1) We have the idea of Pangea and how the earth’s landmasses separated. Which includes subduction. But no evidence that subduction did this only the idea that it did. And why do they only teach it as the only possibility? Because it supports the “current accepted theory”. Water doing this supports the worldwide flood, the Bible, and creation, that does not conform to evolution and all of it’s supporting ideas.
2) We have the idea of water making the landmasses expand. And their is “evidence” that enough water to do this actually exists (30 oceans worth) under the earth’s crust. And that it’s “already there” proves that it did expand because of the water not because of subduction.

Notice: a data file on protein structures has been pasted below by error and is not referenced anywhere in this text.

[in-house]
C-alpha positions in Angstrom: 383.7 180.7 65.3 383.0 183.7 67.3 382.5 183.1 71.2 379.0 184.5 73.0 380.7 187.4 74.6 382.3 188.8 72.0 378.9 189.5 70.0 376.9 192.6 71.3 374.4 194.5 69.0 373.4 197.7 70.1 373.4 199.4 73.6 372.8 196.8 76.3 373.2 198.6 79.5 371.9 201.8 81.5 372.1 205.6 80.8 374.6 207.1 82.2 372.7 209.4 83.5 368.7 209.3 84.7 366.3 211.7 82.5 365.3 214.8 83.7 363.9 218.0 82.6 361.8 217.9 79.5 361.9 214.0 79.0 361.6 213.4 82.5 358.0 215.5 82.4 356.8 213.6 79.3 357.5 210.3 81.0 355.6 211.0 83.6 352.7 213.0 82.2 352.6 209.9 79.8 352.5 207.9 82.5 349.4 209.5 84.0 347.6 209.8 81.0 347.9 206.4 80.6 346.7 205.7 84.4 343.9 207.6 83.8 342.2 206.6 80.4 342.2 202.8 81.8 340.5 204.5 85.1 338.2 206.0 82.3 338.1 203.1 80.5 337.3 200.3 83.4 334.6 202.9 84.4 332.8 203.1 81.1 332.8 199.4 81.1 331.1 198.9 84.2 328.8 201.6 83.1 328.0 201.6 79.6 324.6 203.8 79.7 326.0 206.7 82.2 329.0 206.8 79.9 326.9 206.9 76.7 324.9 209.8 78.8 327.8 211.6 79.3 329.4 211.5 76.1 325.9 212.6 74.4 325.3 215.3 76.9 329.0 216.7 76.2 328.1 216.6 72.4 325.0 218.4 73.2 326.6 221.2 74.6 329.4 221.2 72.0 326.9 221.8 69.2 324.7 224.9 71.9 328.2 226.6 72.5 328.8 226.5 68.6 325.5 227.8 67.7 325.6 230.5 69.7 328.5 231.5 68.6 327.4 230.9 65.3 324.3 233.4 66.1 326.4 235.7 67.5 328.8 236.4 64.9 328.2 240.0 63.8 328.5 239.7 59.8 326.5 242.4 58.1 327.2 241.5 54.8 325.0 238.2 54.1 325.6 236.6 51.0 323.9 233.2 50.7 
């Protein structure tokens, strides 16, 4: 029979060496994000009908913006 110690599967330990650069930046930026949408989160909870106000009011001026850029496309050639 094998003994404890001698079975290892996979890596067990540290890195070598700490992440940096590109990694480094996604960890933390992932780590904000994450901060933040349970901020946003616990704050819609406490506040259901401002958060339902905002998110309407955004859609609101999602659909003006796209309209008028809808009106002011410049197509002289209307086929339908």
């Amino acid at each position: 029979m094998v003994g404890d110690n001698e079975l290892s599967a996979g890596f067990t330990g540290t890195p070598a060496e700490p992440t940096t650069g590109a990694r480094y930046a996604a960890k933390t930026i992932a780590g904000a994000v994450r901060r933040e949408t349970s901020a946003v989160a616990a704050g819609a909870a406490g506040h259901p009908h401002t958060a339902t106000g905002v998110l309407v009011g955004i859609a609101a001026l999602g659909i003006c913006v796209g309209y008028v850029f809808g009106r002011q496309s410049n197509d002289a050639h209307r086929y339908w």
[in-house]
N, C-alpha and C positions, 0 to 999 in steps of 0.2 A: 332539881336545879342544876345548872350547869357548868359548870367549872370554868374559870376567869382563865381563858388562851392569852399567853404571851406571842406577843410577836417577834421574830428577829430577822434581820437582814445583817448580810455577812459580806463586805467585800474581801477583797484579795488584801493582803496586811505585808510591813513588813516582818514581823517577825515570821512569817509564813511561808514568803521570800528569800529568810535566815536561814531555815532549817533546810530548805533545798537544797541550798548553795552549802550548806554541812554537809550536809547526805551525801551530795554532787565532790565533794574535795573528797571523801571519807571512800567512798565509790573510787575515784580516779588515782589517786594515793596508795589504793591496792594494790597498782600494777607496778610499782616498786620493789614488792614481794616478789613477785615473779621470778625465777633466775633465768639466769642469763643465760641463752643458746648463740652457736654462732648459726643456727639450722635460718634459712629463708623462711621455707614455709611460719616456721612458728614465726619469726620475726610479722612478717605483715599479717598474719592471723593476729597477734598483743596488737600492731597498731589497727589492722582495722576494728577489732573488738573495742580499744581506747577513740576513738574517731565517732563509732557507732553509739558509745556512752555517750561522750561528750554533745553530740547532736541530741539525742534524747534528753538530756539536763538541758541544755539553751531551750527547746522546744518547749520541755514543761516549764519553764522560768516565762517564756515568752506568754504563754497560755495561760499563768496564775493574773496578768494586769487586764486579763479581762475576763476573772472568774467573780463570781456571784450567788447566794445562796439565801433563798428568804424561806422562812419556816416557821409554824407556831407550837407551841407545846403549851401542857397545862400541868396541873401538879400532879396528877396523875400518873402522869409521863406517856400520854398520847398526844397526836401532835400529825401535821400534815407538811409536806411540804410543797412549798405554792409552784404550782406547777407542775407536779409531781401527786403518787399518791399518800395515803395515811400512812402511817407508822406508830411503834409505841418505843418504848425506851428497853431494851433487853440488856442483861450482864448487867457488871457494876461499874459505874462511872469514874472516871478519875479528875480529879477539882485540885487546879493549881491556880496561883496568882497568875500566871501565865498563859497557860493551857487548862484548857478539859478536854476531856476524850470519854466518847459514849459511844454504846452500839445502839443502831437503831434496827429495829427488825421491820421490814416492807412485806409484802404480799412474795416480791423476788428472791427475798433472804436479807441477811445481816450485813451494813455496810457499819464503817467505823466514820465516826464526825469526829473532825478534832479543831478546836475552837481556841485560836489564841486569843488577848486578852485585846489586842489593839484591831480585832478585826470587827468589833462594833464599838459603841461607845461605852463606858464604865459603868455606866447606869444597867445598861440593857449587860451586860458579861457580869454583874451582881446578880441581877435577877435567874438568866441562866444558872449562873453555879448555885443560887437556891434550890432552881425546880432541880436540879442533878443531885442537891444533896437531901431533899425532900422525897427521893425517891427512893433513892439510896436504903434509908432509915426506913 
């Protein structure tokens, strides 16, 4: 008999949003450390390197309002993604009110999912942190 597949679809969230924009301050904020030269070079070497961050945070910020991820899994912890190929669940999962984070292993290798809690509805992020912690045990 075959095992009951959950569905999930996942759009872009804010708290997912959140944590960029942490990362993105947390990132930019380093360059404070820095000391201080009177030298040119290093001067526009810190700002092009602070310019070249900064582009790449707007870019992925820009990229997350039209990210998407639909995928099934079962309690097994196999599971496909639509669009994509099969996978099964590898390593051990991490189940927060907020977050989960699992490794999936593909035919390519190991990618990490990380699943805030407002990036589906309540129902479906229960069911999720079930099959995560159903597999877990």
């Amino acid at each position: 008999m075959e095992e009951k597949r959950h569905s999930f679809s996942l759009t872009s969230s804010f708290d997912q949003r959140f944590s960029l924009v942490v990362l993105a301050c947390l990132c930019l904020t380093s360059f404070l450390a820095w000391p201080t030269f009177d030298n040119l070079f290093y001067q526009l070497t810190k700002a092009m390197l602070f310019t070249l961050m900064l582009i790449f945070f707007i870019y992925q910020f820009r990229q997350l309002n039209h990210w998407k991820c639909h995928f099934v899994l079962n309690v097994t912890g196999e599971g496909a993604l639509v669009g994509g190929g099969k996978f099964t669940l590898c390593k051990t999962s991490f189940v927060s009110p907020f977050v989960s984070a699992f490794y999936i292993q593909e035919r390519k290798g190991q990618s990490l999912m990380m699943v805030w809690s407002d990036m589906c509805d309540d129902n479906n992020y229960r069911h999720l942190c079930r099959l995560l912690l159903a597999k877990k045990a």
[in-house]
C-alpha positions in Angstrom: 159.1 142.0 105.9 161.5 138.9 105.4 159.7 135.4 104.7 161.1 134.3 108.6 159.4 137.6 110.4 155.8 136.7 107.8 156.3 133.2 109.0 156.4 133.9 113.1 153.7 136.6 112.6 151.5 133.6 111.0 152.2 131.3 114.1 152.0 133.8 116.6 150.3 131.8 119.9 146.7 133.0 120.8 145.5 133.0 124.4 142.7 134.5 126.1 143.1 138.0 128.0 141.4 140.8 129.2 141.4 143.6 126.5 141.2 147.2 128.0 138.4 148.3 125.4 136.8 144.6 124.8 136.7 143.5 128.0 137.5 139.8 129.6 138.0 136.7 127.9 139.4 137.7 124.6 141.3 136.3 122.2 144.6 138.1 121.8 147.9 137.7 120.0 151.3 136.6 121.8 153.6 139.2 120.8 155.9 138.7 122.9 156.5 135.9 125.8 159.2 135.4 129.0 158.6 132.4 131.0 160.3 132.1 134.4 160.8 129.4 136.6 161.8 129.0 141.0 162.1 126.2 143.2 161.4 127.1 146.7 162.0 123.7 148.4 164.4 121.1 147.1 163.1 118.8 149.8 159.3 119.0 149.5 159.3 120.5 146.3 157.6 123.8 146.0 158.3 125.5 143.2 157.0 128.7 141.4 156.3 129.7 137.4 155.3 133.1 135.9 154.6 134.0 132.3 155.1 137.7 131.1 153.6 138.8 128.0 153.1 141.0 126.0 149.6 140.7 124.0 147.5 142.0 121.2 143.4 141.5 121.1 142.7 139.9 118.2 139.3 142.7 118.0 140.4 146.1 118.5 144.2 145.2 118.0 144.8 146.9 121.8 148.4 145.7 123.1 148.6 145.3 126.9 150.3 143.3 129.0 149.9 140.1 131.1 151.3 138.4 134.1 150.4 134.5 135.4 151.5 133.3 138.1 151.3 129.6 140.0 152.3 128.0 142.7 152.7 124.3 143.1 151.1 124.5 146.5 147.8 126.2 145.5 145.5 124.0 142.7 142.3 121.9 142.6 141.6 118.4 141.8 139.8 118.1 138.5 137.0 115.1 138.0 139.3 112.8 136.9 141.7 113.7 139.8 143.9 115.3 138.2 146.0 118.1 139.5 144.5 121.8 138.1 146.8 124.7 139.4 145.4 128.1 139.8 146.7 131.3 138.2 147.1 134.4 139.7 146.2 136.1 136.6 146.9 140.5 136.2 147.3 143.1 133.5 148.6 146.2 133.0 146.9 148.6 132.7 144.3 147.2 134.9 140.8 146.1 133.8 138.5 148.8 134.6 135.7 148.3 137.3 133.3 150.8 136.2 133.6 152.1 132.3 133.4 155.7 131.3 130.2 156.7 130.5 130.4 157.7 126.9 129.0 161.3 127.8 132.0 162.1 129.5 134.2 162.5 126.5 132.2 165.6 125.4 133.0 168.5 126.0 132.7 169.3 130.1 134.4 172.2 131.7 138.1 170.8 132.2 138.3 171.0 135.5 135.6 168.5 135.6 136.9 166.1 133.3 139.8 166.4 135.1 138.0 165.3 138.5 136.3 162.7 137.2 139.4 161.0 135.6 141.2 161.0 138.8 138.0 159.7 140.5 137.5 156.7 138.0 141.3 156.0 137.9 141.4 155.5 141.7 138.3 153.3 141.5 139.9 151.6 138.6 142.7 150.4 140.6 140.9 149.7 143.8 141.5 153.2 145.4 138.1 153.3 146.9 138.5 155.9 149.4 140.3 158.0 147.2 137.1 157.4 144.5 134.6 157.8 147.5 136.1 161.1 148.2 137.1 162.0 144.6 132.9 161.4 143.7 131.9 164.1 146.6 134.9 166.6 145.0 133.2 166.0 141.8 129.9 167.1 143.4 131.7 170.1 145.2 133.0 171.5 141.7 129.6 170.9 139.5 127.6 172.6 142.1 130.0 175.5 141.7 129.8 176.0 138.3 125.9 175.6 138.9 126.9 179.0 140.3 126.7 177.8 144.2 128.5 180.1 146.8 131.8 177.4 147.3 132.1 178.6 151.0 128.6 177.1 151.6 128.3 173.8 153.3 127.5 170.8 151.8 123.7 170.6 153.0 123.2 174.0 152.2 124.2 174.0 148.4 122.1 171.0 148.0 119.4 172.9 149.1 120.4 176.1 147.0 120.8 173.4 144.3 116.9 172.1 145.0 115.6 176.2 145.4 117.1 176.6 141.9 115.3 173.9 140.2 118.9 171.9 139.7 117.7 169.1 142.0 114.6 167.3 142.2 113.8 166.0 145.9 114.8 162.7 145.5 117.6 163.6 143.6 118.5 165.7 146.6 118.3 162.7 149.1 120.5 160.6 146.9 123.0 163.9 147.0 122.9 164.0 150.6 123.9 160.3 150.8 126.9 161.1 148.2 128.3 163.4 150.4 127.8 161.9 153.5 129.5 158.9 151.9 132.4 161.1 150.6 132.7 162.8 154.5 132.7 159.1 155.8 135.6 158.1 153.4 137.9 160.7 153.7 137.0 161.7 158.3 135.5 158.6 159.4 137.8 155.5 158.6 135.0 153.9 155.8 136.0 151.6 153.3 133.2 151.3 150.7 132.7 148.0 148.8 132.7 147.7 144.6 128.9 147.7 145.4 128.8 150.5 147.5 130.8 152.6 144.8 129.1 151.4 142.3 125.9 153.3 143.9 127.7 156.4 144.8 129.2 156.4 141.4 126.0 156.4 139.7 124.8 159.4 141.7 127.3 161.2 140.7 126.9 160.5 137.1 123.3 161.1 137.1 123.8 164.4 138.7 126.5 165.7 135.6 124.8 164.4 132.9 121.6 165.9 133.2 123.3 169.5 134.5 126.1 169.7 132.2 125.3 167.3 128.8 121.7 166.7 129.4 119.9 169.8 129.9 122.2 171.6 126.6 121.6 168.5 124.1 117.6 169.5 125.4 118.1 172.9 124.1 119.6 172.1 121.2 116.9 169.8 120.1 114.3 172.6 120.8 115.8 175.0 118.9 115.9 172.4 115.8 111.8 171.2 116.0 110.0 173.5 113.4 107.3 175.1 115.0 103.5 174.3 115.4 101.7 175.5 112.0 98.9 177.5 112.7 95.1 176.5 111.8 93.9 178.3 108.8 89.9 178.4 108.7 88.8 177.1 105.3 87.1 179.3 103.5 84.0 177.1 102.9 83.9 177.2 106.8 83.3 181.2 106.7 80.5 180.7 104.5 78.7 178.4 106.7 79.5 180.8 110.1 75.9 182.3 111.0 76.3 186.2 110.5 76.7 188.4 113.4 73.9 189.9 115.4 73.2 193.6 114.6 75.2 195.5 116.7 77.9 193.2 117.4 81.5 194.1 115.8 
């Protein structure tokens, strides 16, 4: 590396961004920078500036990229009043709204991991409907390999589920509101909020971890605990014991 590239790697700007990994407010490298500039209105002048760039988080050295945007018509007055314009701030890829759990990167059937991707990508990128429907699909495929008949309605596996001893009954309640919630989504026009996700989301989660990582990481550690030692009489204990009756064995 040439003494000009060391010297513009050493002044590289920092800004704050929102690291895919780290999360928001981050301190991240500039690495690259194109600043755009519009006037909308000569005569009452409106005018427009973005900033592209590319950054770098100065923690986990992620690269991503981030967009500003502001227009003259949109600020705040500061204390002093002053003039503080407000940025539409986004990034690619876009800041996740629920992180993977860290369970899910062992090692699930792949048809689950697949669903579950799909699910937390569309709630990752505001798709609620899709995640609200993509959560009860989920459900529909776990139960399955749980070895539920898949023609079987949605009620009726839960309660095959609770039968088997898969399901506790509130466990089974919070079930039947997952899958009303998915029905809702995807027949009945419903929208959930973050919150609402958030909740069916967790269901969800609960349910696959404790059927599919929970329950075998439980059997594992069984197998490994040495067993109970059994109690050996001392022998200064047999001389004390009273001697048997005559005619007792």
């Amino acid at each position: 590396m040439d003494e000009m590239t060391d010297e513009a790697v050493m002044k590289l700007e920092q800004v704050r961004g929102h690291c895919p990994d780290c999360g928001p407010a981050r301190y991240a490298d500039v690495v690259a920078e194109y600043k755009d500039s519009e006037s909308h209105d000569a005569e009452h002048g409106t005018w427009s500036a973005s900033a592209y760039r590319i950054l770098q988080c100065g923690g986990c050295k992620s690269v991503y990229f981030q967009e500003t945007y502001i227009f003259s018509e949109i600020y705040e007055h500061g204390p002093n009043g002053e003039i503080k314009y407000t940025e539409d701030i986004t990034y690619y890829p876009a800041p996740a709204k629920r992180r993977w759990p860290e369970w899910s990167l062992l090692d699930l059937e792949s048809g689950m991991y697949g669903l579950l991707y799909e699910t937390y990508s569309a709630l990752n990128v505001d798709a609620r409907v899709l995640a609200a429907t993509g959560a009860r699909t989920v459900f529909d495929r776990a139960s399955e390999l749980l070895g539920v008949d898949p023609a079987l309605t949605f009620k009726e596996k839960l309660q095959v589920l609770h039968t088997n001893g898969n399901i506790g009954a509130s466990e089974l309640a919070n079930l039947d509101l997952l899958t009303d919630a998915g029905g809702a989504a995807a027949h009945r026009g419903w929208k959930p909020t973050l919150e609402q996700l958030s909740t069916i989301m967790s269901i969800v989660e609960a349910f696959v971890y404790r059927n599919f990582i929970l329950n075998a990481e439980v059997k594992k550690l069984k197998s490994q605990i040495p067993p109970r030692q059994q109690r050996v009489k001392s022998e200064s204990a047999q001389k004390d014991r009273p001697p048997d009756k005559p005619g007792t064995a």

So now we get to the Bible supporting all this:First expansion: In Genesis 1:2 And the earth was without form, and void; and darkness was upon the face of the deep. And the Spirit of God moved upon the face of the waters… It is showing that water covered the whole earth. How do we know that it covered the whole earth? Because of what Genesis 1:9 And God said, Let the waters under the heaven be gathered together unto one place, and let the dry land appear: and it was so… You see something does not have to “appear” if it’s already there. So the earth was totally covered with water that had to recede in the crust of the earth in order for land to appear. So what happens when water goes under the crust of the earth? The crust expands which would make the first expansion created what is known as the SuperContinent (link).Second expansion: In Genesis 7:11 In the six hundredth year of Noah’s life, in the second month, the seventeenth day of the month, the same day were all the fountains of the great deep broken up, and the windows of heaven were opened…. Was where the flood was started. Now why would the bible say: “And the windows of heaven were opened” if all it was doing was raining? Young Earth Creationists believe that during creation, a outer firmament (semi solid shell existed just beyond the ozone layer) was created as well. Because this semi solid shell was mainly made of “metallic hydrogen” (link) which exists naturally inside the planet Jupiter. When it fell (opened by a meteor strike like pic below), it combined with the free oxygen that existed and made more rain.